In the News | November 29, 2023

The Desktop Interoperability Maturity Model: A Framework to Support Successful Platform Modernization

Written by Reena Raichura

Unlocking Efficiency in the Financial Services Industry with Interoperability

Int-er-op-era-bility – hard to say and even harder to understand how to apply it for success. And while it has become something of a buzzword in the financial services industry, many firms are still struggling to comprehend its full potential from both a business and technology perspective. The irony is that we use interoperability every day on our cell phones without even realizing it!

What is desktop interoperability and why is it important?

Let me first describe the fragmented desktop problem. Users in different parts of financial services from trading to operations to wealth management to retail, use a number of different applications to do their jobs. Typically, these applications are a mixture of in-house and third-party and are built on different technologies. The one thing that these applications have in common is that none of them talk to each other on the desktop therefore, users end up swivel chairing, copy/pasting, and rekeying data between them. This is time-consuming, error-prone but above all highly inefficient in today’s fast-moving digital economy. In addition, many users rely on one or two ‘master’ applications that have tried to include every feature and function within their monolith application. The net result of this is that these master applications become bloated and end up not really doing anything very well. This hinders performance and productivity for end users who should be able to use and integrate the best tools for their jobs. Before interoperability solutions came to the market this was just not possible.

Interoperability changes all of that.

Users now have real options to pick ‘n’ mix best-of-breed applications and build their workflows and platforms of choice. Returning to my cell phone analogy, this should be just as simple as downloading a new app from the app store which then nestles in seamlessly not just with other apps on your phone but, crucially, with all the data you interact with to lead your life.

So, what actually is interoperability? In technical terms, interoperability is about allowing data to flow electronically and seamlessly from one application to others regardless of the underlying application technologies. However, it’s much broader than that. A good desktop interoperability platform dissolves the boundaries between applications to create a unified experience for end users. This then enables the creation of cross-application workflows and workspaces, app stores, centralized notifications, global searching and more.

Why is it important for platform modernization? “Don’t leave the users behind!” is what I often end up saying to clients and partners when they are thinking about streamlining workflows, building out best-of-breed platforms or participating in these. In the old days, the focus was very much on building platforms back-to-front where development teams worked in silos and technology was pushed onto end users. The net result was a fragmented data and workflow experience where ‘workarounds’ were the norm and applications were siloed. To remain competitive in the digital age where data is the lifeblood for traders, hedge fund managers, analysts and wealth managers, the user experience must be considered as the central challenge in any workflow automation or platform modernization program.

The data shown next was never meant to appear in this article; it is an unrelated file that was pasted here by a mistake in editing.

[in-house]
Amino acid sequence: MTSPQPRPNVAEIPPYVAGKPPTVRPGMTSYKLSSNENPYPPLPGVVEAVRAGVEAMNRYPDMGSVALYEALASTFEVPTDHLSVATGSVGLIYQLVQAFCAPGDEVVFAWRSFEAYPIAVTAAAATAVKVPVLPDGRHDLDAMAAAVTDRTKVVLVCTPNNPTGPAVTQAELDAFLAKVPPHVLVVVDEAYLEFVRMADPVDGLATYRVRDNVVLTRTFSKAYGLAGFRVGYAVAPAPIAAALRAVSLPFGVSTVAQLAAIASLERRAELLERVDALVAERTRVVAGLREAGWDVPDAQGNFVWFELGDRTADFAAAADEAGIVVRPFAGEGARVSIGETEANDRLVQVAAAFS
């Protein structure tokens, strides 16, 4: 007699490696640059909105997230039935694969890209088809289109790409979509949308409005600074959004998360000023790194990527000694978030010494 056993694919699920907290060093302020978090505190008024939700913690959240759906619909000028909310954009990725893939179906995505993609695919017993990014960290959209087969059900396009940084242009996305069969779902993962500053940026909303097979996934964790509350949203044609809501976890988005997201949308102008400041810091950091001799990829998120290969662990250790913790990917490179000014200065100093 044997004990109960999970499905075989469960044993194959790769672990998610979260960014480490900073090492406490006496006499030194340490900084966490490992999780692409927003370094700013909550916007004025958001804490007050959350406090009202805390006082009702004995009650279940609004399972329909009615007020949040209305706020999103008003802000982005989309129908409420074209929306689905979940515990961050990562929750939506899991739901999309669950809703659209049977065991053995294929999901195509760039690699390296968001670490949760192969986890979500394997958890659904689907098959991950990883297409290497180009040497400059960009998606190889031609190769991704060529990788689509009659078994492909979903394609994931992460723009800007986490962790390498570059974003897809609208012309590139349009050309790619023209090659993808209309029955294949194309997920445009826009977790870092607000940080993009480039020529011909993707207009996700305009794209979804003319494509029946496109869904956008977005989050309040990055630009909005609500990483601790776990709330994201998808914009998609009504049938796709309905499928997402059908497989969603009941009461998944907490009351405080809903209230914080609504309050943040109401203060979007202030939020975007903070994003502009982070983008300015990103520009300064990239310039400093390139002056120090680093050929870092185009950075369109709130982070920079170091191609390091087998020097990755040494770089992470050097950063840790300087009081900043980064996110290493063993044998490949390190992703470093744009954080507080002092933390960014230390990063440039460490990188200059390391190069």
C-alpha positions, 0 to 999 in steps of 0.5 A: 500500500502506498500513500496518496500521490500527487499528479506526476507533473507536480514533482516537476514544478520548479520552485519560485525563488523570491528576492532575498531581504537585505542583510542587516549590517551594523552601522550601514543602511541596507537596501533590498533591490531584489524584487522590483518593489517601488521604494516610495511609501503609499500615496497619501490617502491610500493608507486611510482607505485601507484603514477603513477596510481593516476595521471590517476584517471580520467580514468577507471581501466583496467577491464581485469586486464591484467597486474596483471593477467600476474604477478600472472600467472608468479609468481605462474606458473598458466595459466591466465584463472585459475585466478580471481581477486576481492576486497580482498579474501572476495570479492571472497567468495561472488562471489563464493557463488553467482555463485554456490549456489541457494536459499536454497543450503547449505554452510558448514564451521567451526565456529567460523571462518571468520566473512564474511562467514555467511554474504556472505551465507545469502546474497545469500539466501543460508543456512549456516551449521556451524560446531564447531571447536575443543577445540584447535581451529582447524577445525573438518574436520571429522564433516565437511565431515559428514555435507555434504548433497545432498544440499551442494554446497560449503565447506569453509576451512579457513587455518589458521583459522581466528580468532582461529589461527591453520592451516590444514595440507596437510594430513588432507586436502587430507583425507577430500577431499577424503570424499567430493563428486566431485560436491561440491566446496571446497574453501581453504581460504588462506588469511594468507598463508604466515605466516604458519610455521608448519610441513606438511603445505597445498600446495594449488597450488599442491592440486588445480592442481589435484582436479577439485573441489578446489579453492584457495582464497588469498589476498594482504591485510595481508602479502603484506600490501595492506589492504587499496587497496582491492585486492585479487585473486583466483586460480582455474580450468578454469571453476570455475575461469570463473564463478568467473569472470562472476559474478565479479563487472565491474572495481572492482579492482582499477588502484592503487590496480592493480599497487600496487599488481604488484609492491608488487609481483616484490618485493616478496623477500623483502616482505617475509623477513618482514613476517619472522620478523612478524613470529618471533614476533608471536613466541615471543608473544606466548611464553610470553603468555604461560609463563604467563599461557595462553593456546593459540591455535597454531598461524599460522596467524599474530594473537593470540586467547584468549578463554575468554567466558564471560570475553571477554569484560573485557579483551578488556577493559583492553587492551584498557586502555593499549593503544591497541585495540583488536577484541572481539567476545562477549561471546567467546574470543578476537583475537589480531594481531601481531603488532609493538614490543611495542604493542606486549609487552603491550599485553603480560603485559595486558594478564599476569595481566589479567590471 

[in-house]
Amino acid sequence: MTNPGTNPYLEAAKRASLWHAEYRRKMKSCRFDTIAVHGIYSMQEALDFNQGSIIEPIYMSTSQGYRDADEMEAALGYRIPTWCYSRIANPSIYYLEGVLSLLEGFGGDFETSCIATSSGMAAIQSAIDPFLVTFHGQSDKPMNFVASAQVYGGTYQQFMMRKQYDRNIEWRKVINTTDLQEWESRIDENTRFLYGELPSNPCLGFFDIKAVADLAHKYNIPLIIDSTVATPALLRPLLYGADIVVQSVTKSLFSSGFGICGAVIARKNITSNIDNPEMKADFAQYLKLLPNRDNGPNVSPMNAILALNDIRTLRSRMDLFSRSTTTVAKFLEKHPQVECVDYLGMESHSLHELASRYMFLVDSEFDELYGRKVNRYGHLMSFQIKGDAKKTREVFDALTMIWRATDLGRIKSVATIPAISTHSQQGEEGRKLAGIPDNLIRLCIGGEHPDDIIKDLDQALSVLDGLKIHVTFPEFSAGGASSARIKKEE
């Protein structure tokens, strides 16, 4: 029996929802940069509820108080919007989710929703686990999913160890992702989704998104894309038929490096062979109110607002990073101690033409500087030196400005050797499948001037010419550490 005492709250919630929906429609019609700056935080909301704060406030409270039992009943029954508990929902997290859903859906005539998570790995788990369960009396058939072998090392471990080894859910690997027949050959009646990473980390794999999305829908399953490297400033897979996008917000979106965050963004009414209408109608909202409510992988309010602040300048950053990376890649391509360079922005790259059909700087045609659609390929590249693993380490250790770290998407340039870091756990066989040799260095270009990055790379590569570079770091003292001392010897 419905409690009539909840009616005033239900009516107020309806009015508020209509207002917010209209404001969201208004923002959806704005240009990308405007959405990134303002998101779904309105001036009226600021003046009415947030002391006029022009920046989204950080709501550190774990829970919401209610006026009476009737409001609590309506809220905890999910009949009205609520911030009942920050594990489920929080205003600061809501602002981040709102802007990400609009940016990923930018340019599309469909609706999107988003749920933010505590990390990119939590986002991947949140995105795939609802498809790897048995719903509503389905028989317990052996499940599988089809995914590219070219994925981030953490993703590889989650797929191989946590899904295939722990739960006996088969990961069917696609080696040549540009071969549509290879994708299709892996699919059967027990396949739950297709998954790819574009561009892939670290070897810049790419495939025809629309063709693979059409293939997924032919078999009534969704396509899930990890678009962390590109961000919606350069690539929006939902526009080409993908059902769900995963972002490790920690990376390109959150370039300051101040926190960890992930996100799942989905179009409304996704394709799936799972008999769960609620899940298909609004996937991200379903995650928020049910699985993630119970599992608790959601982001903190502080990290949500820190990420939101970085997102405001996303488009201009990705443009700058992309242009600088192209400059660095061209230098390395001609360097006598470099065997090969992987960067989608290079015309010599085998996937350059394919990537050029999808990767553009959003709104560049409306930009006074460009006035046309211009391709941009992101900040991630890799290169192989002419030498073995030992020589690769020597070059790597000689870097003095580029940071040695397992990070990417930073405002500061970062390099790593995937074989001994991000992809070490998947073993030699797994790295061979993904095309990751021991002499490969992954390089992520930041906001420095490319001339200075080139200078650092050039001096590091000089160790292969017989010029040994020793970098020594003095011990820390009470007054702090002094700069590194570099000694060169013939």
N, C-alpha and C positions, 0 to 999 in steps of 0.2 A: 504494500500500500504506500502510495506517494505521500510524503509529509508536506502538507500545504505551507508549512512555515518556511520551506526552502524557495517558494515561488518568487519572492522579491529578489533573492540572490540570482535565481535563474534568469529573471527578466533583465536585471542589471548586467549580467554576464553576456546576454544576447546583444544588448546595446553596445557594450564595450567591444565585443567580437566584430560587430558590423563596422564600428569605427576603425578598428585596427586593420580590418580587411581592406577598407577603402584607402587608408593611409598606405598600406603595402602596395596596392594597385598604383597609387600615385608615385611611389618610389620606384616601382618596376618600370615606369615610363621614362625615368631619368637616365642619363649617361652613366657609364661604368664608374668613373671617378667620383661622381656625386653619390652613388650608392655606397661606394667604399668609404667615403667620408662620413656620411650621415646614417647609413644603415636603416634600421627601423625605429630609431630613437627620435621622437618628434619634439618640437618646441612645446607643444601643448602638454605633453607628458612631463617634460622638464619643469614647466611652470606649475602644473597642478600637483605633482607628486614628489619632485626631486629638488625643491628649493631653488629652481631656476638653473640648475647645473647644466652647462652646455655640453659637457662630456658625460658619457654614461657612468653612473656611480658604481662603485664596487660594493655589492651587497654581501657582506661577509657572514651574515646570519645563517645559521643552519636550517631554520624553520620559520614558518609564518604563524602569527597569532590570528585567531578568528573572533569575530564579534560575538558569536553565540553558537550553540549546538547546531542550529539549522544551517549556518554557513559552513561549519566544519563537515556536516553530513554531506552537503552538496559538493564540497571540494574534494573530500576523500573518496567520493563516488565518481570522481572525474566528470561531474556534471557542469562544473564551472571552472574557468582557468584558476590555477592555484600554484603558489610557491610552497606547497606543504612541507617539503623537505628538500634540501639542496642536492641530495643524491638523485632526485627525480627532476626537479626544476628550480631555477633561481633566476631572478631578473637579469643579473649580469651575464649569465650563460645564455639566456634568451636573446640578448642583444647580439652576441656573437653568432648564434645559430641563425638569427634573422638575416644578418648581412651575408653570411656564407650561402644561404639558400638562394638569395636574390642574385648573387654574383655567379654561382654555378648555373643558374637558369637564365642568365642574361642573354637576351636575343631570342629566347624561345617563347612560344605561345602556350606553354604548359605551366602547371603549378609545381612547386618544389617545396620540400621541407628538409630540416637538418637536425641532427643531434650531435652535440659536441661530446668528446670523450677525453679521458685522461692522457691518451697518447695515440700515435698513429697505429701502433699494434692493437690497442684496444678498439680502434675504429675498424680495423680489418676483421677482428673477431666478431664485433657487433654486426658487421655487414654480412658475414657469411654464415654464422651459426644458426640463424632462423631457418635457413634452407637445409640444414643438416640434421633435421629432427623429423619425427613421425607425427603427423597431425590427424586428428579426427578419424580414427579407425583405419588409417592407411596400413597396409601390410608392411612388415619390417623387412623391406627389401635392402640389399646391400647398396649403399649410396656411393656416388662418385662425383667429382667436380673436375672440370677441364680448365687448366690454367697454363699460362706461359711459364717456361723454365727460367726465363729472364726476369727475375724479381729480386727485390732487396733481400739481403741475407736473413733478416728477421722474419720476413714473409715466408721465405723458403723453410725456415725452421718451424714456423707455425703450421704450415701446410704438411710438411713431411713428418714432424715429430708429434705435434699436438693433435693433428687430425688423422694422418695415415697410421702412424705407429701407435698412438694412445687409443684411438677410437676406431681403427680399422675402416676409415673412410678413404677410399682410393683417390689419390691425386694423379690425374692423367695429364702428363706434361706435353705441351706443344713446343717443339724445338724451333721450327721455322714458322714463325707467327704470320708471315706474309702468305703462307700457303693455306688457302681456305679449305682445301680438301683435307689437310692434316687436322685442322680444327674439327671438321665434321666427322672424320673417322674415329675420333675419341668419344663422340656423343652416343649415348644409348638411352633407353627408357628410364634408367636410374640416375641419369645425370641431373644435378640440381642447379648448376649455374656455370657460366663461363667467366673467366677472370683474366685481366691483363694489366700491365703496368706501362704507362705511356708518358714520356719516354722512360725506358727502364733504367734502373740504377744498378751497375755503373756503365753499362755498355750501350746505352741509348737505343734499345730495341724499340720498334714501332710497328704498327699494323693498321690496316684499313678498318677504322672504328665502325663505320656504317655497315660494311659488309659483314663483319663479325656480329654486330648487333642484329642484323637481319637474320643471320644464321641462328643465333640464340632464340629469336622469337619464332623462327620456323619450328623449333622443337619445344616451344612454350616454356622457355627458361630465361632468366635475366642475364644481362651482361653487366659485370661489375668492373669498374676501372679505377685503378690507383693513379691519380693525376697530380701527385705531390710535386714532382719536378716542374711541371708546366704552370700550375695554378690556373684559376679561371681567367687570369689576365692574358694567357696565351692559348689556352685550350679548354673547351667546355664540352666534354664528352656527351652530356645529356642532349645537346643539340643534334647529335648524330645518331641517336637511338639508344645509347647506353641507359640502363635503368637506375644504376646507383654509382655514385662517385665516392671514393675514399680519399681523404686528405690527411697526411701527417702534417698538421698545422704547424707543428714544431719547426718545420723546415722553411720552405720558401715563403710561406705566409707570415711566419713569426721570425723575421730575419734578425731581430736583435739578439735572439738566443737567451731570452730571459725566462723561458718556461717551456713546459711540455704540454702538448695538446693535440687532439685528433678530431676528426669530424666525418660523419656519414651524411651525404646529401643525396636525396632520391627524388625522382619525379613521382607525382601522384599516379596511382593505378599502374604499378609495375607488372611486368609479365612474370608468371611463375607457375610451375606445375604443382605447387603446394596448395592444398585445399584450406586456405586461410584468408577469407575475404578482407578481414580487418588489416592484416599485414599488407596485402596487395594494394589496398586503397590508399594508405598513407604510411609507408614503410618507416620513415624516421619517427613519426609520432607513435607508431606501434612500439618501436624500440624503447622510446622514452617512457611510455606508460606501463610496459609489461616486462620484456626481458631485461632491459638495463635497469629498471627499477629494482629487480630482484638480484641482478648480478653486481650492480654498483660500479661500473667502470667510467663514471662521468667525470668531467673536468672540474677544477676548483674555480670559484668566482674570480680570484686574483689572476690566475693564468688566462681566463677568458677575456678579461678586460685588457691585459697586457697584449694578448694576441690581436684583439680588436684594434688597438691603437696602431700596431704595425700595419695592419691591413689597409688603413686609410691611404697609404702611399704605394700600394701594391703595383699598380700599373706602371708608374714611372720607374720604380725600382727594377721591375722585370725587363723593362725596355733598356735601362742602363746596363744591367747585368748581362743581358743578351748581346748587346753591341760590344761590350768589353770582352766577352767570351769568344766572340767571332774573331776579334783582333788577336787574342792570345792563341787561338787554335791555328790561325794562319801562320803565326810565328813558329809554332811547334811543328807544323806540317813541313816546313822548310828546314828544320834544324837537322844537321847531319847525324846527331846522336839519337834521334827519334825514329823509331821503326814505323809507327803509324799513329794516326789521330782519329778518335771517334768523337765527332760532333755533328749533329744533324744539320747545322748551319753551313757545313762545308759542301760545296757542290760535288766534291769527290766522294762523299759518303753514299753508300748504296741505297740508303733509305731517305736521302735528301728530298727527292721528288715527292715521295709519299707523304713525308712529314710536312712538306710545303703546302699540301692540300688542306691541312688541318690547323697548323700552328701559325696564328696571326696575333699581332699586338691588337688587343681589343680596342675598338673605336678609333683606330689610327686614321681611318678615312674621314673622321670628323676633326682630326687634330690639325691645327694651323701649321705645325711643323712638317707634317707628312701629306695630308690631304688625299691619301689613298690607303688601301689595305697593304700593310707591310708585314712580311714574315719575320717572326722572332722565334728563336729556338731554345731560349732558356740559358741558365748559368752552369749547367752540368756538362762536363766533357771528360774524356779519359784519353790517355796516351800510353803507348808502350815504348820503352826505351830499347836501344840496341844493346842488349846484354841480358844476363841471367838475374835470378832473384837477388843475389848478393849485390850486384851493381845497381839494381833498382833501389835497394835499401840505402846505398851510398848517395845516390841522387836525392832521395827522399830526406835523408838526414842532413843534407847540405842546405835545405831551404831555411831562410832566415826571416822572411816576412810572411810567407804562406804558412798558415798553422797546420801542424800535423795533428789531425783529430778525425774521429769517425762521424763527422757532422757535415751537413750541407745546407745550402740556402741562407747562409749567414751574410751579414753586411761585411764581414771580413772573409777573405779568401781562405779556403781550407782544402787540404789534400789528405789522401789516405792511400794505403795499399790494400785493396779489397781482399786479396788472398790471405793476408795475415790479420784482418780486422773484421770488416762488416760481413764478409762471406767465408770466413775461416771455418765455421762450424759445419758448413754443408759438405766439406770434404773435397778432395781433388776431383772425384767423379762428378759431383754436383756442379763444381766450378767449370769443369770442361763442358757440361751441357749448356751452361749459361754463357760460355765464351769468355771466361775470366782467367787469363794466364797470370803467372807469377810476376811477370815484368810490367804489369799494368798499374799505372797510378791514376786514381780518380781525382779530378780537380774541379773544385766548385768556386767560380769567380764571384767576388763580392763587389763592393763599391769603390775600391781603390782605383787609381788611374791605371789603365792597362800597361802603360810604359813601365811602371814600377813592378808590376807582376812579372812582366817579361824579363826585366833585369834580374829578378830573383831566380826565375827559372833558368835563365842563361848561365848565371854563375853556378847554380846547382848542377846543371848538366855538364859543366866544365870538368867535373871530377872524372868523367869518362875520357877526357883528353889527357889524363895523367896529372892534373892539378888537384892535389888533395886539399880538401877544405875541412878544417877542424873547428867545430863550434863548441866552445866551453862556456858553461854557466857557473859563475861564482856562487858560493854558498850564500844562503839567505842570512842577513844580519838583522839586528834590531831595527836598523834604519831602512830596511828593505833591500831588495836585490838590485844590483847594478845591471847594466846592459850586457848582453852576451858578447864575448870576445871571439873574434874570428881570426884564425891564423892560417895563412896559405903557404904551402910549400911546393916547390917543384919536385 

It became clear after discussions with clients and partners, that there were a number of questions we needed to answer to help firms fully recognize the power of interoperability: How could we help firms understand the importance of interop in their platform modernization efforts? How could we bring the importance of user experience to the forefront of their thinking? How could we help firms get started with their interop journey? How could we help firms understand where they were on their journey? How could we help firms progress faster, at a lower cost and with more certainty?

It was these questions that we sought to answer by developing a framework – The Desktop Interoperability Maturity Model, more simply known as The Maturity Model. The first one of its kind.

Introducing the Interoperability Maturity Model

The Maturity Model is focused on two distinct paths to desktop interoperability: Workflow Integration and User Interface (UI) Integration.

Workflow Integration is the ability for applications to synchronize data, share information, and build Straight-Through Workflows where information passes seamlessly between the applications required to complete a given task.

UI Integration is about how applications are built, launched, and managed through the creation of microapps, app stores, workspaces, and layouts.